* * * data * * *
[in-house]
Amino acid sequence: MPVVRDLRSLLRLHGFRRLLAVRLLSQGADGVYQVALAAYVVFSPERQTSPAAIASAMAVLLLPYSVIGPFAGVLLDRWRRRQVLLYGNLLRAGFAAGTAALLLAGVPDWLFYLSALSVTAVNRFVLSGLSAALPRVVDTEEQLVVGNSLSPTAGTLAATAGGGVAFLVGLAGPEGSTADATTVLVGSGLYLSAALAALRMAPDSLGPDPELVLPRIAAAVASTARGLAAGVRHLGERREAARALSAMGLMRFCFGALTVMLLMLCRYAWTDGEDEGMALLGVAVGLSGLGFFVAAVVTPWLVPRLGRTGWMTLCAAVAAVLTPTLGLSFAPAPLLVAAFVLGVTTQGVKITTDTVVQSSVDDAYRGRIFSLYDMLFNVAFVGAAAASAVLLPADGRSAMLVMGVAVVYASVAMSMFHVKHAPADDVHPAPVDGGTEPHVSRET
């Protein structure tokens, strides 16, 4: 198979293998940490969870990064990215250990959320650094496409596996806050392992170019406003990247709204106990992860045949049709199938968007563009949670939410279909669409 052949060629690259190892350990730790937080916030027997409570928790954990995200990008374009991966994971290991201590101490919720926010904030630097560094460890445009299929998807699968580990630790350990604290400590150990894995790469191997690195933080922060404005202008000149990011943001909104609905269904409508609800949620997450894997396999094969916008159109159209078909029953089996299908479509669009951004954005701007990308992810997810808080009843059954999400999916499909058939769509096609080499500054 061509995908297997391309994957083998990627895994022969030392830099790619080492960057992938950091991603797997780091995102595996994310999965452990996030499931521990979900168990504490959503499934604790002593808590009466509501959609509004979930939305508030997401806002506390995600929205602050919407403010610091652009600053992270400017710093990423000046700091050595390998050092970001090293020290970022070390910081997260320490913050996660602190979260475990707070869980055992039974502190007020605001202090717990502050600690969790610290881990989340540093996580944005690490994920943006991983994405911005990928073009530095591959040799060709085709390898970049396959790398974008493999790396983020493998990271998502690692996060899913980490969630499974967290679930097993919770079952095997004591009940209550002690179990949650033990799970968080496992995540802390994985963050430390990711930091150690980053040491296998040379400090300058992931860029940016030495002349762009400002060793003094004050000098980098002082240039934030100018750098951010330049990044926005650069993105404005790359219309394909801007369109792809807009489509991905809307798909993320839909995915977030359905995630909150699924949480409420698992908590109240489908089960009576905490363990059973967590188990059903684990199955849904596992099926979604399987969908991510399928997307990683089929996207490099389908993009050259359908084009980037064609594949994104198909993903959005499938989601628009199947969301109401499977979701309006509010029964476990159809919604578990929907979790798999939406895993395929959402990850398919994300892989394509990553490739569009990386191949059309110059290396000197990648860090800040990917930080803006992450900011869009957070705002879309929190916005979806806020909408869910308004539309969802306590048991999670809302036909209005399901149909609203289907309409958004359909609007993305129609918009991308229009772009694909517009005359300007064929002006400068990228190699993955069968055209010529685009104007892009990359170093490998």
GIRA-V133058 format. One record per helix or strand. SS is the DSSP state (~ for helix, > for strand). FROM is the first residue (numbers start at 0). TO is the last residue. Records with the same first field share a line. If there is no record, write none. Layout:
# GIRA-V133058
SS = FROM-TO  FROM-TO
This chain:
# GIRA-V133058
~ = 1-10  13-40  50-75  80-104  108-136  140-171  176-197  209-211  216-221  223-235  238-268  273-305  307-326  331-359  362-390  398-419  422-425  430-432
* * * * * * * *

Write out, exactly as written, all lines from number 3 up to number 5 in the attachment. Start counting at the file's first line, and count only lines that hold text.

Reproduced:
């Protein structure tokens, strides 16, 4: 198979293998940490969870990064990215250990959320650094496409596996806050392992170019406003990247709204106990992860045949049709199938968007563009949670939410279909669409 052949060629690259190892350990730790937080916030027997409570928790954990995200990008374009991966994971290991201590101490919720926010904030630097560094460890445009299929998807699968580990630790350990604290400590150990894995790469191997690195933080922060404005202008000149990011943001909104609905269904409508609800949620997450894997396999094969916008159109159209078909029953089996299908479509669009951004954005701007990308992810997810808080009843059954999400999916499909058939769509096609080499500054 061509995908297997391309994957083998990627895994022969030392830099790619080492960057992938950091991603797997780091995102595996994310999965452990996030499931521990979900168990504490959503499934604790002593808590009466509501959609509004979930939305508030997401806002506390995600929205602050919407403010610091652009600053992270400017710093990423000046700091050595390998050092970001090293020290970022070390910081997260320490913050996660602190979260475990707070869980055992039974502190007020605001202090717990502050600690969790610290881990989340540093996580944005690490994920943006991983994405911005990928073009530095591959040799060709085709390898970049396959790398974008493999790396983020493998990271998502690692996060899913980490969630499974967290679930097993919770079952095997004591009940209550002690179990949650033990799970968080496992995540802390994985963050430390990711930091150690980053040491296998040379400090300058992931860029940016030495002349762009400002060793003094004050000098980098002082240039934030100018750098951010330049990044926005650069993105404005790359219309394909801007369109792809807009489509991905809307798909993320839909995915977030359905995630909150699924949480409420698992908590109240489908089960009576905490363990059973967590188990059903684990199955849904596992099926979604399987969908991510399928997307990683089929996207490099389908993009050259359908084009980037064609594949994104198909993903959005499938989601628009199947969301109401499977979701309006509010029964476990159809919604578990929907979790798999939406895993395929959402990850398919994300892989394509990553490739569009990386191949059309110059290396000197990648860090800040990917930080803006992450900011869009957070705002879309929190916005979806806020909408869910308004539309969802306590048991999670809302036909209005399901149909609203289907309409958004359909609007993305129609918009991308229009772009694909517009005359300007064929002006400068990228190699993955069968055209010529685009104007892009990359170093490998």
GIRA-V133058 format. One record per helix or strand. SS is the DSSP state (~ for helix, > for strand). FROM is the first residue (numbers start at 0). TO is the last residue. Records with the same first field share a line. If there is no record, write none. Layout:
# GIRA-V133058